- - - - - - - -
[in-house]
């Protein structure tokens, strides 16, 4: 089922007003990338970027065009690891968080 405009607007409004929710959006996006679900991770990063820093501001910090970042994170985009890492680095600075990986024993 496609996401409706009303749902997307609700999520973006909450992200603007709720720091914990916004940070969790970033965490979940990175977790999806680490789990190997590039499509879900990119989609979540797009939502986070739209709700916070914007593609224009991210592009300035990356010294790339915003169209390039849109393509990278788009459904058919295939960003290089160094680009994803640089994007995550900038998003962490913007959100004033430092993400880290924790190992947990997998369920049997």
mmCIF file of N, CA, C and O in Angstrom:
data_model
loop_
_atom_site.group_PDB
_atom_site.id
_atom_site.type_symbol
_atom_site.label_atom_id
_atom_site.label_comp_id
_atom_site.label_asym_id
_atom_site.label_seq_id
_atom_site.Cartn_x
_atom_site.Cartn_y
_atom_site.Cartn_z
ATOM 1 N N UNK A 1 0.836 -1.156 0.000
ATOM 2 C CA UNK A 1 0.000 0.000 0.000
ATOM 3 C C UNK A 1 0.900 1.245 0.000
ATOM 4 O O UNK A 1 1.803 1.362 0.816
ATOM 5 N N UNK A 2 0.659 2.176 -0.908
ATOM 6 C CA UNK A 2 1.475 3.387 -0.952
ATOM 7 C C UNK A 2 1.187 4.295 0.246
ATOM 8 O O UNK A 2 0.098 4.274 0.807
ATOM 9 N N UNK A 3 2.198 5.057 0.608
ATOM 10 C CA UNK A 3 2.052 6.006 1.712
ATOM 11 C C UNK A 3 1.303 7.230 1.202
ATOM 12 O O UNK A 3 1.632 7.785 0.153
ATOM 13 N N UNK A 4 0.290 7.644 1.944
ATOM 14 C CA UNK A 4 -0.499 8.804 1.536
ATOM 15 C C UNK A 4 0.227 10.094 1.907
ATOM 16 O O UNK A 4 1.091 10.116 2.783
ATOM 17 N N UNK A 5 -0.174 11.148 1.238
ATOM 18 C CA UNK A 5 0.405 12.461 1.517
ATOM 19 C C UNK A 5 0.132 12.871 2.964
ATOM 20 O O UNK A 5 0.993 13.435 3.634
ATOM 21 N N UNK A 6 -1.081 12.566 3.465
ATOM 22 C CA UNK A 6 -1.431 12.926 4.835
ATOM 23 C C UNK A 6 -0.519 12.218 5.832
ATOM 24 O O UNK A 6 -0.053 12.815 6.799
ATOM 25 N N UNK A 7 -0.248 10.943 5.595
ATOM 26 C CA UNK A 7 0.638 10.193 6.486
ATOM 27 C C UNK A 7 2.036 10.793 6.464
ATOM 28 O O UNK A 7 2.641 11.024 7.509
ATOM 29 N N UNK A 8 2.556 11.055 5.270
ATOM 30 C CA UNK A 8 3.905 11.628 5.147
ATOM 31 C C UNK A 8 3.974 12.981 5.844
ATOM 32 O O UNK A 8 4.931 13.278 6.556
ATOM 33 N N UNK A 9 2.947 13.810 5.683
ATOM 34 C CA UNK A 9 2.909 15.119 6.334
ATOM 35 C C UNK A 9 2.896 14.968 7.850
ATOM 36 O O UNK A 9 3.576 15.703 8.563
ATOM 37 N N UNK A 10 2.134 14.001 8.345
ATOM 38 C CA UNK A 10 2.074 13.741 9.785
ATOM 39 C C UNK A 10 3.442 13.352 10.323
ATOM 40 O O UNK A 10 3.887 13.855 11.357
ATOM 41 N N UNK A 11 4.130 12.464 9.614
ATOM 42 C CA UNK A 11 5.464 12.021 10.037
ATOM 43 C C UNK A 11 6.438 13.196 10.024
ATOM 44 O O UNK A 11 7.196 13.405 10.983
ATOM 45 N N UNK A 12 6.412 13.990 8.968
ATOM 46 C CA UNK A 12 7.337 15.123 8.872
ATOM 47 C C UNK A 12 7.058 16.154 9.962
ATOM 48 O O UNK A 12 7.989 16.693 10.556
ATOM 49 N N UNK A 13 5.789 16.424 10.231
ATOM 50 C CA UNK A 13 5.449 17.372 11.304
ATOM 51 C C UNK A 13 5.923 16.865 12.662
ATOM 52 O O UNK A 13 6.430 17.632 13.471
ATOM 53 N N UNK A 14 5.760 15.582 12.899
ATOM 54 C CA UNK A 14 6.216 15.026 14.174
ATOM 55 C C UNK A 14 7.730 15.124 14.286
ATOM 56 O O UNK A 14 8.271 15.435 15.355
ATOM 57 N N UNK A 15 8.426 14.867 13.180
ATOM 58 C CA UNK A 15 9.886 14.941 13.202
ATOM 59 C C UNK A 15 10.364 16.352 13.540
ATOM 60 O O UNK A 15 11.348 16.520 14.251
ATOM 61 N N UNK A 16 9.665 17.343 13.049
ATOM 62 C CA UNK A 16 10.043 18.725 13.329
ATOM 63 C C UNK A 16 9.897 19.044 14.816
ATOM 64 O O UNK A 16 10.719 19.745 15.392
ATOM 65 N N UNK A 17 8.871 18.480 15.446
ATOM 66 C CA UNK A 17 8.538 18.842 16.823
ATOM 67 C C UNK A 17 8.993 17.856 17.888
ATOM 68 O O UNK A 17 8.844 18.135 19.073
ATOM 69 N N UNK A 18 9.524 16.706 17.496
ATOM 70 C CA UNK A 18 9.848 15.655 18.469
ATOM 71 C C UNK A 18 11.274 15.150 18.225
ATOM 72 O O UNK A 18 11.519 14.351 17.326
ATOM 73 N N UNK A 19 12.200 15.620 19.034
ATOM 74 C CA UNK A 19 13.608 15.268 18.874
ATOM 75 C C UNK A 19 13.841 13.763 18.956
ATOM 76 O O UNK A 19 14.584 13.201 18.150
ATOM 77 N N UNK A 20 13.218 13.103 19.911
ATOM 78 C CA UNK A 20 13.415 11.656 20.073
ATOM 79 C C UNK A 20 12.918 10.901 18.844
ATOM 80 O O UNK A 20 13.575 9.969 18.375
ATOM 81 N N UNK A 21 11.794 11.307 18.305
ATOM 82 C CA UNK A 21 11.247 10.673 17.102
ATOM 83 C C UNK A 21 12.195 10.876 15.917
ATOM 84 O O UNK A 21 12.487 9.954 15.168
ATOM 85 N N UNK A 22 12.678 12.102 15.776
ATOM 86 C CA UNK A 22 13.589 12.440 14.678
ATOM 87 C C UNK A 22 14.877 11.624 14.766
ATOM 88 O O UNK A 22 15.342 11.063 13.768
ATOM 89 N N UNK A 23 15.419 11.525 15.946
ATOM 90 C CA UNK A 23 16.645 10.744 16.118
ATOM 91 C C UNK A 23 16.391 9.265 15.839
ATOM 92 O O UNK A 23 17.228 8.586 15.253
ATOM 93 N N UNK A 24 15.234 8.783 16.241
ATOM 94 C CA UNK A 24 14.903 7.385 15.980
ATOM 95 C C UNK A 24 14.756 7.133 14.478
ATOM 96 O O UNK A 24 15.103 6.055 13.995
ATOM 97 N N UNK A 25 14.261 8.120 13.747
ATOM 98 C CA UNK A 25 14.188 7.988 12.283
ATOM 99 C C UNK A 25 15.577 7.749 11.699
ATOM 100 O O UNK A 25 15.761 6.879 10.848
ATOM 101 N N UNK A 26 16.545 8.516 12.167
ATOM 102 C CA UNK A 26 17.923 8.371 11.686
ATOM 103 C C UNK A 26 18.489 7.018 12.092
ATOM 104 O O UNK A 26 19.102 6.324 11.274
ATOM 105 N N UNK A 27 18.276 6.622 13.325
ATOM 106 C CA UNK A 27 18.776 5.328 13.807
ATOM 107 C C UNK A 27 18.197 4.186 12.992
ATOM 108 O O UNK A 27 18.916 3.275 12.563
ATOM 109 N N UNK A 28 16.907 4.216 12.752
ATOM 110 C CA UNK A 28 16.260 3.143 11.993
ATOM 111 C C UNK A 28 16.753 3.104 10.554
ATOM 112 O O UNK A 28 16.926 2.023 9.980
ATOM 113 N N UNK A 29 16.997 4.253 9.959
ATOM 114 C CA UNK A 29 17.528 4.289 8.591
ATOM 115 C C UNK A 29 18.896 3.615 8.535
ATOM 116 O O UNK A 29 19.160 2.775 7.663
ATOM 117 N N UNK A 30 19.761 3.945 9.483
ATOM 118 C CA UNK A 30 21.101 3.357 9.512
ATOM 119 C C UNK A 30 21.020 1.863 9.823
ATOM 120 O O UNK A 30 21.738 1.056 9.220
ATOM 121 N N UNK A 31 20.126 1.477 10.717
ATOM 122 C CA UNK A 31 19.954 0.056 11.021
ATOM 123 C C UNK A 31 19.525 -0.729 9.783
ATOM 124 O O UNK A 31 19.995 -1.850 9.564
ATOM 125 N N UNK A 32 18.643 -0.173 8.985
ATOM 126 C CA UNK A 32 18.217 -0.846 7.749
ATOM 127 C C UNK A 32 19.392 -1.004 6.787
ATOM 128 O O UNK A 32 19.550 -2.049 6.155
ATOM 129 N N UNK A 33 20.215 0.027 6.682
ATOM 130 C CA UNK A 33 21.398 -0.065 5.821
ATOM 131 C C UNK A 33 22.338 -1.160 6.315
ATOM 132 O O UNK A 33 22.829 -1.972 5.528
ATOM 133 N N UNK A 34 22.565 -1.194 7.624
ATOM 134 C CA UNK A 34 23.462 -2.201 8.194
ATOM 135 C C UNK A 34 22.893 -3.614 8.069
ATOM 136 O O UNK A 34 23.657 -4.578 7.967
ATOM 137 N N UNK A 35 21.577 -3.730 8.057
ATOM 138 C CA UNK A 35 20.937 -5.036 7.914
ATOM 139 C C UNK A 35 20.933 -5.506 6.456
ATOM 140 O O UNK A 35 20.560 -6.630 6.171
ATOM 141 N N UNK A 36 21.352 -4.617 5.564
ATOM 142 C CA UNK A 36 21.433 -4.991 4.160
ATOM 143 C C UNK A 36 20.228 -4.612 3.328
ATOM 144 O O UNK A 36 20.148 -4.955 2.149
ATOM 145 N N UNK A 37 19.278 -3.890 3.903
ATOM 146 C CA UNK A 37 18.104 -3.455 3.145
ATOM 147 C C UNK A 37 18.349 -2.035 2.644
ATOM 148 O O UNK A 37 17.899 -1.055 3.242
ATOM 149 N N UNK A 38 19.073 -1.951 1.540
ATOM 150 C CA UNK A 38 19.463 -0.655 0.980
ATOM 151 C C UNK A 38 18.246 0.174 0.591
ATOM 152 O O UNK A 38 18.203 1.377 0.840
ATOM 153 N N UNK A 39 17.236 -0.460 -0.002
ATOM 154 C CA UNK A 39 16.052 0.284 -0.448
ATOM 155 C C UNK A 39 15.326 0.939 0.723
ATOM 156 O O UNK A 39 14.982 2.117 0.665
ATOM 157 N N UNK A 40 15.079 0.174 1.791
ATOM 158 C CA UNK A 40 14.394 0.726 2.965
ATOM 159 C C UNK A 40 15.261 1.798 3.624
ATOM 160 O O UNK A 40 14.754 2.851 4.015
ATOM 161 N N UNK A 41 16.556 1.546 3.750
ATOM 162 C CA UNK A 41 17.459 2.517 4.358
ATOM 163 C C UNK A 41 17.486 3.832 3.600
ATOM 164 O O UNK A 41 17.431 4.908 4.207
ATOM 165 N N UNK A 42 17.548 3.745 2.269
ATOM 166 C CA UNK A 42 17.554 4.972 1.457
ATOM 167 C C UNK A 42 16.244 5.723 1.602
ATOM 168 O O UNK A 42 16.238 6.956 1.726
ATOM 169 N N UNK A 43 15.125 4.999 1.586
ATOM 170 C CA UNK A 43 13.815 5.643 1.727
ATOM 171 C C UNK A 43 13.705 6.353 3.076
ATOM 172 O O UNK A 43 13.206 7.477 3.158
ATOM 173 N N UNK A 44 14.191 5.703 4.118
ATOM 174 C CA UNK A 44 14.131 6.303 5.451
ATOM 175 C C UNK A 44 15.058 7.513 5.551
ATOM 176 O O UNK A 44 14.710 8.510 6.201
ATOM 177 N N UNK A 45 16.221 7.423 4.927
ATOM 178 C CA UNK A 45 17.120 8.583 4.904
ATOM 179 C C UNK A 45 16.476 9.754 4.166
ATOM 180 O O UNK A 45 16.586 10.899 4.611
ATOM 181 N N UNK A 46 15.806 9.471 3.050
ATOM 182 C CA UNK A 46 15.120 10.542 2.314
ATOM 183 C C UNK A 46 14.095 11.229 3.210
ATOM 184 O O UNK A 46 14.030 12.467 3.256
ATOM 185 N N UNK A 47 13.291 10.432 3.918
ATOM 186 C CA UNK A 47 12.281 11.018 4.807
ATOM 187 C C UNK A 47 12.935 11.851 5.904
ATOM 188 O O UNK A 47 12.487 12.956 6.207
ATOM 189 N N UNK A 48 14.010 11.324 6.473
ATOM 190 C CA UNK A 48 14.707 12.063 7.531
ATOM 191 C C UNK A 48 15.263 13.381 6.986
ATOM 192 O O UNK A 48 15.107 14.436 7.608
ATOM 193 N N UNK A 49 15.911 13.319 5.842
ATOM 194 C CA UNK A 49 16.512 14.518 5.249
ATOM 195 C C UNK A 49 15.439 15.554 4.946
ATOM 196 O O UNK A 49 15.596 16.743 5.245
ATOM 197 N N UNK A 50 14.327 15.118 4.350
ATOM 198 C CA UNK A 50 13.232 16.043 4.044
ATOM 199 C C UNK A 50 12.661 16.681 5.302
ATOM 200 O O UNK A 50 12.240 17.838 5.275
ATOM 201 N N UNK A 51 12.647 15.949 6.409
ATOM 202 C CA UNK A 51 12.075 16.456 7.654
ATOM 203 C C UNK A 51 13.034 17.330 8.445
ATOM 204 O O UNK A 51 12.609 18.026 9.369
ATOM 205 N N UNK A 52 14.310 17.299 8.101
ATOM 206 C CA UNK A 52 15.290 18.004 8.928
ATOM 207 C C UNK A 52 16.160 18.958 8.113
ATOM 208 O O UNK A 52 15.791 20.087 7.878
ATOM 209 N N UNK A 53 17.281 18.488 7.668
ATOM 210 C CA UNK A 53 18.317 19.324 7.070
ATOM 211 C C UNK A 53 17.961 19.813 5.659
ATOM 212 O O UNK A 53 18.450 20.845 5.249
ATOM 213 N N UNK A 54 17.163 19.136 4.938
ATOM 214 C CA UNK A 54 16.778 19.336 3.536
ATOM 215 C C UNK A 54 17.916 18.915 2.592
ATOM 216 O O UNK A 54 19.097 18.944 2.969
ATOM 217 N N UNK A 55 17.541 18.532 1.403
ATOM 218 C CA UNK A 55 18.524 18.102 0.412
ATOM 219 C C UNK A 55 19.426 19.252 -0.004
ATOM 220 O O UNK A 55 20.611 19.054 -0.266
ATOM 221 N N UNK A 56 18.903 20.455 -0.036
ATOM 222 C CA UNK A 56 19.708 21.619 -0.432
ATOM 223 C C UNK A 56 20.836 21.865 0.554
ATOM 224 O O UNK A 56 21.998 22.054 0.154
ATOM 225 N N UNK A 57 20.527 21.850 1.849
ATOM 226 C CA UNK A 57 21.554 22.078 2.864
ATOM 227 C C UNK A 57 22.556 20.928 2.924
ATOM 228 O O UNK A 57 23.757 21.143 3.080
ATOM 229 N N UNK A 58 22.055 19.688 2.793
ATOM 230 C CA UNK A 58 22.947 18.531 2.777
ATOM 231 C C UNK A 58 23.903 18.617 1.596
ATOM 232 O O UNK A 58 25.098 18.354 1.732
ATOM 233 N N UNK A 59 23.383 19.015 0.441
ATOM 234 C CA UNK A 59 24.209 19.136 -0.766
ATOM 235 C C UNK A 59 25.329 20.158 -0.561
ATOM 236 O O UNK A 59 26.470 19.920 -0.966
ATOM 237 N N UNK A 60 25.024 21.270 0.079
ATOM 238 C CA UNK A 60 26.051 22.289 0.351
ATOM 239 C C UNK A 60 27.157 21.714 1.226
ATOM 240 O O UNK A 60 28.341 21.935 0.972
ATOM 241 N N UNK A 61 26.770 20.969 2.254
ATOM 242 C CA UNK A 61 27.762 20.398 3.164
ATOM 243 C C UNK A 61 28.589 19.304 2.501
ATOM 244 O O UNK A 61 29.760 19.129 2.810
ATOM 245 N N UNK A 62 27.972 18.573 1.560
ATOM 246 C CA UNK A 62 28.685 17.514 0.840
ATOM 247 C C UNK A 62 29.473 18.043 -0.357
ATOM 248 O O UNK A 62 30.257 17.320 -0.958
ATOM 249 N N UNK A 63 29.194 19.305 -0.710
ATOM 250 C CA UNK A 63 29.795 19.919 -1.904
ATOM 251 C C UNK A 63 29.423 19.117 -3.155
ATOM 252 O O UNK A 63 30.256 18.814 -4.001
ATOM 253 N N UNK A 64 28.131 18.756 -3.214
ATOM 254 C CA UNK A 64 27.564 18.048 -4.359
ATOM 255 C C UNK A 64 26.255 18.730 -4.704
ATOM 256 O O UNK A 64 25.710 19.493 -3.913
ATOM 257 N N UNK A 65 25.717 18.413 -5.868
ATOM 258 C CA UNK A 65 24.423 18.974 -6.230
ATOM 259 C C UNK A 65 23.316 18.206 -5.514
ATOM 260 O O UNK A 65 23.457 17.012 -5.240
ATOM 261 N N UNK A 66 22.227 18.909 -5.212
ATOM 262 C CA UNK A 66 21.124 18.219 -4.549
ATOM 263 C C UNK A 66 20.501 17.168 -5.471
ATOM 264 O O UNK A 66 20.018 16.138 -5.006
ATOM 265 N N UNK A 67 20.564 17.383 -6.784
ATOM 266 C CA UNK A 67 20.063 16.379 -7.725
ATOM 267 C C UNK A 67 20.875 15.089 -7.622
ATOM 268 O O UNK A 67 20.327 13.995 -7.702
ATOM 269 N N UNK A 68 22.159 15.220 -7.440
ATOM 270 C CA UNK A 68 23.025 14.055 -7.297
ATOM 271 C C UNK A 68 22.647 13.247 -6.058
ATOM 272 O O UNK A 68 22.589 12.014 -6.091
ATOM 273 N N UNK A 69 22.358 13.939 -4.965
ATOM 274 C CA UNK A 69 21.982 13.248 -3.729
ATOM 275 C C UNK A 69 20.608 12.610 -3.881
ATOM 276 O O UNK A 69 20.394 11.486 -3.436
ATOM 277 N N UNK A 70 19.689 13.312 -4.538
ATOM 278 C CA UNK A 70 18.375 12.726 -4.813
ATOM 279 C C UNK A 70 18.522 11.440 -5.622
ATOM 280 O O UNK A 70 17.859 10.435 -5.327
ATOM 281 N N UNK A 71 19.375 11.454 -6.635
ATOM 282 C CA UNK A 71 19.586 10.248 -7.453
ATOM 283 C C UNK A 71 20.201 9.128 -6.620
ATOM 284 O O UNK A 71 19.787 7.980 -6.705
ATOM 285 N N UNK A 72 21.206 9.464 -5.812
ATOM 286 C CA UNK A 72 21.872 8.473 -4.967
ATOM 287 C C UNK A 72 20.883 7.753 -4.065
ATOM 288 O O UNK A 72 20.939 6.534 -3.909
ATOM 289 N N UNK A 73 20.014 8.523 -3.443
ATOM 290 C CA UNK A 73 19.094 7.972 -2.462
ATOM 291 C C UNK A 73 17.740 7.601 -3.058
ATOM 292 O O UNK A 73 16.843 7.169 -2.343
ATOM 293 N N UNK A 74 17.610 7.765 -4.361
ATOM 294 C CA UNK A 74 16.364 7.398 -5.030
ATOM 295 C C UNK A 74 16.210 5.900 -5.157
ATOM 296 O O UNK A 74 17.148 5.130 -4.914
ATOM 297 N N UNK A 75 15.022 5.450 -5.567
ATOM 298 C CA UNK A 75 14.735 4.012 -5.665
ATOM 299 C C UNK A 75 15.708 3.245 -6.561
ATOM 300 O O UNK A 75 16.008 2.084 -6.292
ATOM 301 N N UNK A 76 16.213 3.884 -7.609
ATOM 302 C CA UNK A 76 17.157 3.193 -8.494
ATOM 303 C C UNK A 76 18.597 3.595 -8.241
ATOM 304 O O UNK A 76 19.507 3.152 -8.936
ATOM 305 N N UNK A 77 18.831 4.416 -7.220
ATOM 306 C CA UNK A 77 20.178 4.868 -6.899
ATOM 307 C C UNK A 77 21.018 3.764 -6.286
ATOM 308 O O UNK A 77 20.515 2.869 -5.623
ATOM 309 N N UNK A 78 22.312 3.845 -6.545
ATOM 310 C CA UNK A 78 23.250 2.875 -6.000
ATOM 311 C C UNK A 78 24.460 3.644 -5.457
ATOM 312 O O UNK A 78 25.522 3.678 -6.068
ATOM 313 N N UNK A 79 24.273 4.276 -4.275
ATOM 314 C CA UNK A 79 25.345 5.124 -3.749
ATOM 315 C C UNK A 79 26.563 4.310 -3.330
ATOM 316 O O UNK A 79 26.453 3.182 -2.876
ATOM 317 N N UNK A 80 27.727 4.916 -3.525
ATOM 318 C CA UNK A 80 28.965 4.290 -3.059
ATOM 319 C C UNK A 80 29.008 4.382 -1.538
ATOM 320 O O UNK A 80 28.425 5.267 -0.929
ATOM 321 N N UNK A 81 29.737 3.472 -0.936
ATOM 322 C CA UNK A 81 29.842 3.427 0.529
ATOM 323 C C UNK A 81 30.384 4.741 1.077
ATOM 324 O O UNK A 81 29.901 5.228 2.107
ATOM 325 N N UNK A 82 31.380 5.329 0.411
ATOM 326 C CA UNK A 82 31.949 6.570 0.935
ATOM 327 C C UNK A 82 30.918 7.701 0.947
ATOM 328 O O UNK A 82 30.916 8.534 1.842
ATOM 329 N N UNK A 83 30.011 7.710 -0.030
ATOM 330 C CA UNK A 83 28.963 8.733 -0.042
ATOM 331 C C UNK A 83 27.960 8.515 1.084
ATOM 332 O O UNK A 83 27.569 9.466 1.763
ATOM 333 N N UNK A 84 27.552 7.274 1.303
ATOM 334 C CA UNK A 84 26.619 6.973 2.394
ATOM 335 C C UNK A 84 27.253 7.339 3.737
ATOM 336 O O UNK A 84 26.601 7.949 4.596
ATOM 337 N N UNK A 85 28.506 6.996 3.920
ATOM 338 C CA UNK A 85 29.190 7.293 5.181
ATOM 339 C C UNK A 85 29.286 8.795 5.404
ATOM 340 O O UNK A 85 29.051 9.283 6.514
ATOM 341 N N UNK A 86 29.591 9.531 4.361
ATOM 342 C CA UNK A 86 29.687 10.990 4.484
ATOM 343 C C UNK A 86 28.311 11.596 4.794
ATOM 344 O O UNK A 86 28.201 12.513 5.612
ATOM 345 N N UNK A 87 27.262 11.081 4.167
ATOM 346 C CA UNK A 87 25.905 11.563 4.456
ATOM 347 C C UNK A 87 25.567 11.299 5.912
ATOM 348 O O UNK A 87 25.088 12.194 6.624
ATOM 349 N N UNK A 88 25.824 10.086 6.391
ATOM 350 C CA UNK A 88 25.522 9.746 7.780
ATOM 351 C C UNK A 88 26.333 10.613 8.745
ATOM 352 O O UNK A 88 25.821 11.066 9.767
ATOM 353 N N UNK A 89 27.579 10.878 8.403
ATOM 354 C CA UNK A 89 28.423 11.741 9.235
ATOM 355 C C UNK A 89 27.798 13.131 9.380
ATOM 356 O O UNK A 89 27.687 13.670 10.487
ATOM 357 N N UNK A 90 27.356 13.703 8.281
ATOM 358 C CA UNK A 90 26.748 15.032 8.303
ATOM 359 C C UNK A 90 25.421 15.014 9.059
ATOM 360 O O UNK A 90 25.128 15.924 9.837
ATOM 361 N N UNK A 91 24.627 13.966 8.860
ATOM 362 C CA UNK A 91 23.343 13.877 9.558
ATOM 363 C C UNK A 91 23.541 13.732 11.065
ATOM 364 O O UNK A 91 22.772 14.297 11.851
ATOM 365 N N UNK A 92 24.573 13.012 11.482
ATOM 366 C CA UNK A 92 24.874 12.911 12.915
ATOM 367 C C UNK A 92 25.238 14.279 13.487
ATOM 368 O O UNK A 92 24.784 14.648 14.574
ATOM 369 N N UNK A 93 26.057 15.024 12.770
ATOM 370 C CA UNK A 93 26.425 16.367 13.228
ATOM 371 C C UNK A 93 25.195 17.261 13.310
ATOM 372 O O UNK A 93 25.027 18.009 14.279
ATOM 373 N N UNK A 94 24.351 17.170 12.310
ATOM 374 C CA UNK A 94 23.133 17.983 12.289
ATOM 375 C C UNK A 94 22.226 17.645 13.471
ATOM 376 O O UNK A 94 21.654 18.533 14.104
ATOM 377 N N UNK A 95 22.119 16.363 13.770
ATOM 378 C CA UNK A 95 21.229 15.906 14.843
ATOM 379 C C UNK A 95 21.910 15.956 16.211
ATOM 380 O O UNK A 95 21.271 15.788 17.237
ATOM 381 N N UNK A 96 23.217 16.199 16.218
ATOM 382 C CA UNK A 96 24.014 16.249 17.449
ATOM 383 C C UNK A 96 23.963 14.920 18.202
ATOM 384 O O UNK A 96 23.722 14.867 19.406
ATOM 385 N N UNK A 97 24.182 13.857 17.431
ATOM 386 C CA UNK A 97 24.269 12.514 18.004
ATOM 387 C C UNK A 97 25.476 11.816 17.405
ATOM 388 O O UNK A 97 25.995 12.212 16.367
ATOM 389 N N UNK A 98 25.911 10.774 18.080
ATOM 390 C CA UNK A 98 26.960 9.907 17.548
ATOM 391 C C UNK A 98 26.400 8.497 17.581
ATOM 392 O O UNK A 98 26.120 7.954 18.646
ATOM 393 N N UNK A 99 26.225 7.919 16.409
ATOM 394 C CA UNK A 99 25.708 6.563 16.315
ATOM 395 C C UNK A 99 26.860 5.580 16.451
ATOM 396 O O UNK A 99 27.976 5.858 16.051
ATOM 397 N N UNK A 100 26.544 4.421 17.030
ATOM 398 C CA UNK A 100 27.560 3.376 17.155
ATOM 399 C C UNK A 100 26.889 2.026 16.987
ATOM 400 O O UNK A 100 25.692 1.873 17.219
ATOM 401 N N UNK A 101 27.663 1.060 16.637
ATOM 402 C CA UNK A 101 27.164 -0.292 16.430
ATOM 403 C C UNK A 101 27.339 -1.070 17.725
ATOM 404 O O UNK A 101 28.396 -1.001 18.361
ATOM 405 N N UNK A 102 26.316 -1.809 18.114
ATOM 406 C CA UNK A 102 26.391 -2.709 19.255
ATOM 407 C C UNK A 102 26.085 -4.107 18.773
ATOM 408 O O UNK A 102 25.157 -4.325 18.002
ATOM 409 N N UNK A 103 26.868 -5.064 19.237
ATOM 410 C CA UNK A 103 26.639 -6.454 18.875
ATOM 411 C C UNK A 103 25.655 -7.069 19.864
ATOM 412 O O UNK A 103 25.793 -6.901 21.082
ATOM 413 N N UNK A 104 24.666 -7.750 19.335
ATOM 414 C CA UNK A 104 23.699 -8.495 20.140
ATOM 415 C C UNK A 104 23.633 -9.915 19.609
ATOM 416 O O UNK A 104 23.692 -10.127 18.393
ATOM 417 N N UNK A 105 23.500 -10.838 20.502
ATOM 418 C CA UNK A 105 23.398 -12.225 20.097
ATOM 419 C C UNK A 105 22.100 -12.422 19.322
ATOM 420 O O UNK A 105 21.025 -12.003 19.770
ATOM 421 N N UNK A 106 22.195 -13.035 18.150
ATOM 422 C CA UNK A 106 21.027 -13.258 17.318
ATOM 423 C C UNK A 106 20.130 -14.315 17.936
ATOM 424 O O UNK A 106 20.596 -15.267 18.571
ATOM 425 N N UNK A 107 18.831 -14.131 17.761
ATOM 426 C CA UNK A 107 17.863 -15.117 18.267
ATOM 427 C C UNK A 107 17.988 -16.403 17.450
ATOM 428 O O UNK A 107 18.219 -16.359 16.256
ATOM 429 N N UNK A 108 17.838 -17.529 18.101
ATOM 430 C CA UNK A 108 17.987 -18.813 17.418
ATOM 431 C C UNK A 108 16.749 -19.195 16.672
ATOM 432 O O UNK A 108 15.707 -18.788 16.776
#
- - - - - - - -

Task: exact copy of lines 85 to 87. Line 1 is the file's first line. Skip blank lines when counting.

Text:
ATOM 70 C CA UNK A 18 9.848 15.655 18.469
ATOM 71 C C UNK A 18 11.274 15.150 18.225
ATOM 72 O O UNK A 18 11.519 14.351 17.326